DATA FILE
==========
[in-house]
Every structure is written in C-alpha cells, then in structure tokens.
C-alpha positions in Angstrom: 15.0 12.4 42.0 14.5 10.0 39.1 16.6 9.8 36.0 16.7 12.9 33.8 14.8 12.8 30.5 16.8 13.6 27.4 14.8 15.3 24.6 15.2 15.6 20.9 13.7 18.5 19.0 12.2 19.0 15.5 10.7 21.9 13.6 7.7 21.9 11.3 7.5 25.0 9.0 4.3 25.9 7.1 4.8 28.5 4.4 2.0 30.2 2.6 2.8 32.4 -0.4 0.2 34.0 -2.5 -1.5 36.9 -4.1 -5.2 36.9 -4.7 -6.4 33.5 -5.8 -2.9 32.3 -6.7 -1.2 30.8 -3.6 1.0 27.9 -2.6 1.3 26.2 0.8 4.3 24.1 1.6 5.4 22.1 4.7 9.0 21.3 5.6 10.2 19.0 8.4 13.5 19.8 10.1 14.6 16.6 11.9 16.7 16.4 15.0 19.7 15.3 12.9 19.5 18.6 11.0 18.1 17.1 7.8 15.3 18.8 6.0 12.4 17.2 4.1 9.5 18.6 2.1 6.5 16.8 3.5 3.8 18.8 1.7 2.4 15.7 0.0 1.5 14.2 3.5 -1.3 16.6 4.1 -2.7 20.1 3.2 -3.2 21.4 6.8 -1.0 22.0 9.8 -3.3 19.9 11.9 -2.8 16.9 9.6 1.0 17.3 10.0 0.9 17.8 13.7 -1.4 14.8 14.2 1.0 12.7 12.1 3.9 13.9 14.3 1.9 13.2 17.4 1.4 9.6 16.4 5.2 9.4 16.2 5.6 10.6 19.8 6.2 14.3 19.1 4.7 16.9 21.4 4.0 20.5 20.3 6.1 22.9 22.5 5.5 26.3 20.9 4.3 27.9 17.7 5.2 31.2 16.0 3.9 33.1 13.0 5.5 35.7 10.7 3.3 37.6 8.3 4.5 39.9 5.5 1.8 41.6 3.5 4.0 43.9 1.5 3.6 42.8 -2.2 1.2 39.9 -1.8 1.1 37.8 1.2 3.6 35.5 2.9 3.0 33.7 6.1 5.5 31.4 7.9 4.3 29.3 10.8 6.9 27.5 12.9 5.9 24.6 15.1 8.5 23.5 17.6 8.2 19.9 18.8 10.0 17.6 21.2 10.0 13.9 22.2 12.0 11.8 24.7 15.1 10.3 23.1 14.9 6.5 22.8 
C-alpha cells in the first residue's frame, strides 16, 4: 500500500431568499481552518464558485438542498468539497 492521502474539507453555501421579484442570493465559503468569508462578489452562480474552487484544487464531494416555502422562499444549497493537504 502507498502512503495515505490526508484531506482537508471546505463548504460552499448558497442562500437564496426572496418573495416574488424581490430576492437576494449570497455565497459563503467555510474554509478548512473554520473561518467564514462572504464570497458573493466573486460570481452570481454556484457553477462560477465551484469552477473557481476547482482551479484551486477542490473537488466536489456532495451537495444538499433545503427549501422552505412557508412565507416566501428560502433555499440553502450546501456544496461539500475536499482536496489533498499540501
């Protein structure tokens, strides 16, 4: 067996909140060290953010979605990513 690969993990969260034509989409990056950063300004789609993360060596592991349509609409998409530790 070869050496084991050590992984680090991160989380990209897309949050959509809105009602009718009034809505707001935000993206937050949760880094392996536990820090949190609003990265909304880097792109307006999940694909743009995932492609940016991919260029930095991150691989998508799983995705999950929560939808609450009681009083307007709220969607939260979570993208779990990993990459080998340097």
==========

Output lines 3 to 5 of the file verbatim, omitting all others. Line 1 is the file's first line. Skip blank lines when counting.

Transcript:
C-alpha positions in Angstrom: 15.0 12.4 42.0 14.5 10.0 39.1 16.6 9.8 36.0 16.7 12.9 33.8 14.8 12.8 30.5 16.8 13.6 27.4 14.8 15.3 24.6 15.2 15.6 20.9 13.7 18.5 19.0 12.2 19.0 15.5 10.7 21.9 13.6 7.7 21.9 11.3 7.5 25.0 9.0 4.3 25.9 7.1 4.8 28.5 4.4 2.0 30.2 2.6 2.8 32.4 -0.4 0.2 34.0 -2.5 -1.5 36.9 -4.1 -5.2 36.9 -4.7 -6.4 33.5 -5.8 -2.9 32.3 -6.7 -1.2 30.8 -3.6 1.0 27.9 -2.6 1.3 26.2 0.8 4.3 24.1 1.6 5.4 22.1 4.7 9.0 21.3 5.6 10.2 19.0 8.4 13.5 19.8 10.1 14.6 16.6 11.9 16.7 16.4 15.0 19.7 15.3 12.9 19.5 18.6 11.0 18.1 17.1 7.8 15.3 18.8 6.0 12.4 17.2 4.1 9.5 18.6 2.1 6.5 16.8 3.5 3.8 18.8 1.7 2.4 15.7 0.0 1.5 14.2 3.5 -1.3 16.6 4.1 -2.7 20.1 3.2 -3.2 21.4 6.8 -1.0 22.0 9.8 -3.3 19.9 11.9 -2.8 16.9 9.6 1.0 17.3 10.0 0.9 17.8 13.7 -1.4 14.8 14.2 1.0 12.7 12.1 3.9 13.9 14.3 1.9 13.2 17.4 1.4 9.6 16.4 5.2 9.4 16.2 5.6 10.6 19.8 6.2 14.3 19.1 4.7 16.9 21.4 4.0 20.5 20.3 6.1 22.9 22.5 5.5 26.3 20.9 4.3 27.9 17.7 5.2 31.2 16.0 3.9 33.1 13.0 5.5 35.7 10.7 3.3 37.6 8.3 4.5 39.9 5.5 1.8 41.6 3.5 4.0 43.9 1.5 3.6 42.8 -2.2 1.2 39.9 -1.8 1.1 37.8 1.2 3.6 35.5 2.9 3.0 33.7 6.1 5.5 31.4 7.9 4.3 29.3 10.8 6.9 27.5 12.9 5.9 24.6 15.1 8.5 23.5 17.6 8.2 19.9 18.8 10.0 17.6 21.2 10.0 13.9 22.2 12.0 11.8 24.7 15.1 10.3 23.1 14.9 6.5 22.8 
C-alpha cells in the first residue's frame, strides 16, 4: 500500500431568499481552518464558485438542498468539497 492521502474539507453555501421579484442570493465559503468569508462578489452562480474552487484544487464531494416555502422562499444549497493537504 502507498502512503495515505490526508484531506482537508471546505463548504460552499448558497442562500437564496426572496418573495416574488424581490430576492437576494449570497455565497459563503467555510474554509478548512473554520473561518467564514462572504464570497458573493466573486460570481452570481454556484457553477462560477465551484469552477473557481476547482482551479484551486477542490473537488466536489456532495451537495444538499433545503427549501422552505412557508412565507416566501428560502433555499440553502450546501456544496461539500475536499482536496489533498499540501
């Protein structure tokens, strides 16, 4: 067996909140060290953010979605990513 690969993990969260034509989409990056950063300004789609993360060596592991349509609409998409530790 070869050496084991050590992984680090991160989380990209897309949050959509809105009602009718009034809505707001935000993206937050949760880094392996536990820090949190609003990265909304880097792109307006999940694909743009995932492609940016991919260029930095991150691989998508799983995705999950929560939808609450009681009083307007709220969607939260979570993208779990990993990459080998340097």